It took me THREE years to write my first novel Life after Ali, while running a business, looking after kids and solo parenting halfway through a pandemic!
My brain came up with the idea while I was driving and somehow I knew this was THE IDEA. I had been writing another novel on and off for the last 5 years before this but it wasn’t really getting anywhere.
But this idea was IT. I could feel it. The whole character had popped into my head with her name and story. I could see it unfolding in my head and knew I had to get it down on paper.
At the time I had the idea, I was driving my son to his soccer lessons while my 10 month old was sitting quietly in her seat (it was a rare moment of quiet. Usually she persisted in screaming or crying for the whole 45 minutes it took me to reach the soccer field).
That night I typed 2000 words using Google Docs on my phone while she sat next to me. I assumed the process was going to be easy because after all I’d been an avid reader all my life and was writing for a job too.
How hard could it be to write a book?
As it turned out, it ended up being the hardest thing I’ve ever done in my life.
I have cried, thumped my keyboard in frustration when scenes were not coming easily, torn out my hair during rewrites. I rewrote Life after Ali nine times after a manuscript assessment was done and pre final copy edit. I used the wonderful and clever Claire Bradshaw as my editor).
I had stopped aiming for perfection by structural edit #5!
I got there in the end though and Life after Ali has turned into an actual book!
6 writing tips that helped me write my novel
#1 Write when you can, where you can
I wrote the book during whatever time I could find – an hour before I started client work, in the afternoon after school pickup, mostly nights after everyone had gone to sleep and weekends. Mostly I wrote on my laptop while my son played soccer.
I grabbed whatever time I could find. I’m not one of those writers who can sit from 9am to 3pm and write as I don’t have so much time available between paid work, kids, house and other commitments.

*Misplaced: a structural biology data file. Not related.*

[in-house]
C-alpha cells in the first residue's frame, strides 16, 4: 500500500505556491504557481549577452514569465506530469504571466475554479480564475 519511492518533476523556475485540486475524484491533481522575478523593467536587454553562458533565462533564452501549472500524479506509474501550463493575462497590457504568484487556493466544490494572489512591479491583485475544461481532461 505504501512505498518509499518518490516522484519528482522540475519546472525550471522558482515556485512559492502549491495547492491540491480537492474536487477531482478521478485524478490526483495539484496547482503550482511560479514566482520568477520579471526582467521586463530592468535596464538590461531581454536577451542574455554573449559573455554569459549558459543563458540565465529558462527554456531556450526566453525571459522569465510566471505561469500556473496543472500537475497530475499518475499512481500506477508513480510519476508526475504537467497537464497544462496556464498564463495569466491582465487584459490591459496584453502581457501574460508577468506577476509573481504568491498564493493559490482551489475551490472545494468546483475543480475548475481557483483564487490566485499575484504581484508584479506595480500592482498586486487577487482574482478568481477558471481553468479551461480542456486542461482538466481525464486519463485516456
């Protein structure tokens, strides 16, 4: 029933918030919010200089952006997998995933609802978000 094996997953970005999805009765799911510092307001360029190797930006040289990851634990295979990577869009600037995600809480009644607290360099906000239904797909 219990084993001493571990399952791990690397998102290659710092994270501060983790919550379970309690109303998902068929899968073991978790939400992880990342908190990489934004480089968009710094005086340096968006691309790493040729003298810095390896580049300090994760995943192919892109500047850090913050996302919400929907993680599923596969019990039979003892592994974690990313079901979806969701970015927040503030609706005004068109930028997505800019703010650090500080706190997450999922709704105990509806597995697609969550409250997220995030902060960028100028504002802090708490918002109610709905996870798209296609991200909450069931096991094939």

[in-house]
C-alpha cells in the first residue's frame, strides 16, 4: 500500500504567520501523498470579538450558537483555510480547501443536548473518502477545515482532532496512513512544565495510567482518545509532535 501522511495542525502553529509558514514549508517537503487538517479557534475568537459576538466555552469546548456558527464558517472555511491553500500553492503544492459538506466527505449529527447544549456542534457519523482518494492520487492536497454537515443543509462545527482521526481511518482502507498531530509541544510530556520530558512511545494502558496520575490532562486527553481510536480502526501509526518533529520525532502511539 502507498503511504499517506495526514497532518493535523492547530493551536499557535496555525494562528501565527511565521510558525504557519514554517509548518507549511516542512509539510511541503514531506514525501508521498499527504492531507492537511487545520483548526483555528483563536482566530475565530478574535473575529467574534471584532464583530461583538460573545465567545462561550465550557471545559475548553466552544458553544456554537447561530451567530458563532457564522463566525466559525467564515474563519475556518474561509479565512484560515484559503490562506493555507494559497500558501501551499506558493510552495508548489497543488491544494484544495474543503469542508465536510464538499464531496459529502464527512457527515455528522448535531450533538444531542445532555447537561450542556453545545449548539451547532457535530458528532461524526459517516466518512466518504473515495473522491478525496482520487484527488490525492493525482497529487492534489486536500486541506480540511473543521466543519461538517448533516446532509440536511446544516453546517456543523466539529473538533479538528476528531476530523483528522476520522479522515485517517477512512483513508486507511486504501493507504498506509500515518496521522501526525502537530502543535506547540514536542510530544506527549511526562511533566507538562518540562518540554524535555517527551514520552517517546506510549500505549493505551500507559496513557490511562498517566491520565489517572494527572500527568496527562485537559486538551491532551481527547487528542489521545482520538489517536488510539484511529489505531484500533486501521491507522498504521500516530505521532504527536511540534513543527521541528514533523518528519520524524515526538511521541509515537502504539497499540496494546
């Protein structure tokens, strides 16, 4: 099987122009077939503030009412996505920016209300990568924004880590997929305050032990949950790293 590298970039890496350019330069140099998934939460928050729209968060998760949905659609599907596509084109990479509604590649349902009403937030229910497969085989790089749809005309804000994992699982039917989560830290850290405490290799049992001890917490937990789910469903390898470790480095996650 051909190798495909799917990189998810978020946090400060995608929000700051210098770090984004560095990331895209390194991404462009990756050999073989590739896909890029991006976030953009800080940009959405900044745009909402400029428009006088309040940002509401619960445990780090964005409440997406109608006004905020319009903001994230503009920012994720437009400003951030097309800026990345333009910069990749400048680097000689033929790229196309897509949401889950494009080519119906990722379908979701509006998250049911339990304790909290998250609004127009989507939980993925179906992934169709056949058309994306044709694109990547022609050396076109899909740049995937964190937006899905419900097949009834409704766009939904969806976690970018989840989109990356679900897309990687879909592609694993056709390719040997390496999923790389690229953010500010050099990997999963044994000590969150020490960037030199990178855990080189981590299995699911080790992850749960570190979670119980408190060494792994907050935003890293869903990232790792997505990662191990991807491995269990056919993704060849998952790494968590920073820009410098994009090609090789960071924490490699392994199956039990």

I wrote this book an hour at a time, sometimes half an hour or fifteen minutes is all I found. I also went many days without writing.
#2 Set a goal and stick to it
I committed to a dream and turned it into a goal. I had yearned to write a book since I was 15 years old. I was fully committed and determined to turn it into reality. Every bit of time I found was given to writing this book.
I also kept myself accountable by telling friends and family I was writing a book. I placed it on my vision board and thought about it daily.
#3 Be accountable
I made myself publicly accountable by announcing a launch date on Instagram despite the fact that I was still weeks away from a final copy edit and proofread.
I worked towards this date and made it.
#4 Never give up
Writing is damn hard but extremely rewarding. I didn’t give up on my dream when it got too hard. I learnt to rest and put the book aside when it was frustrating me. I didn’t quit even after rewriting it 9 times. I got myself to The End!
#5 Stay inspired
I kept myself inspired by trawling through other writers’ work and visualised seeing my name on a book. It kept me connected to my dream. I also created an author bucket list and that kept me going during the low days.
#6 Plan and execute
I planned out the whole writing process step by step and followed it.
I knew I had to get the first draft done, then a manuscript assessment, then rewrite until it got to a point where I couldn’t improve it any more.
I created a marketing plan and a self publishing step by step guide too so I could see the whole picture and tick off tasks.
These tasks were often squeezed in between client work and kid wrangling.
If writing a book is your dream, it can be done. But you have to do the work!
These are my tips on how I started from an idea and ended with an actual book. I’d love to know your tips!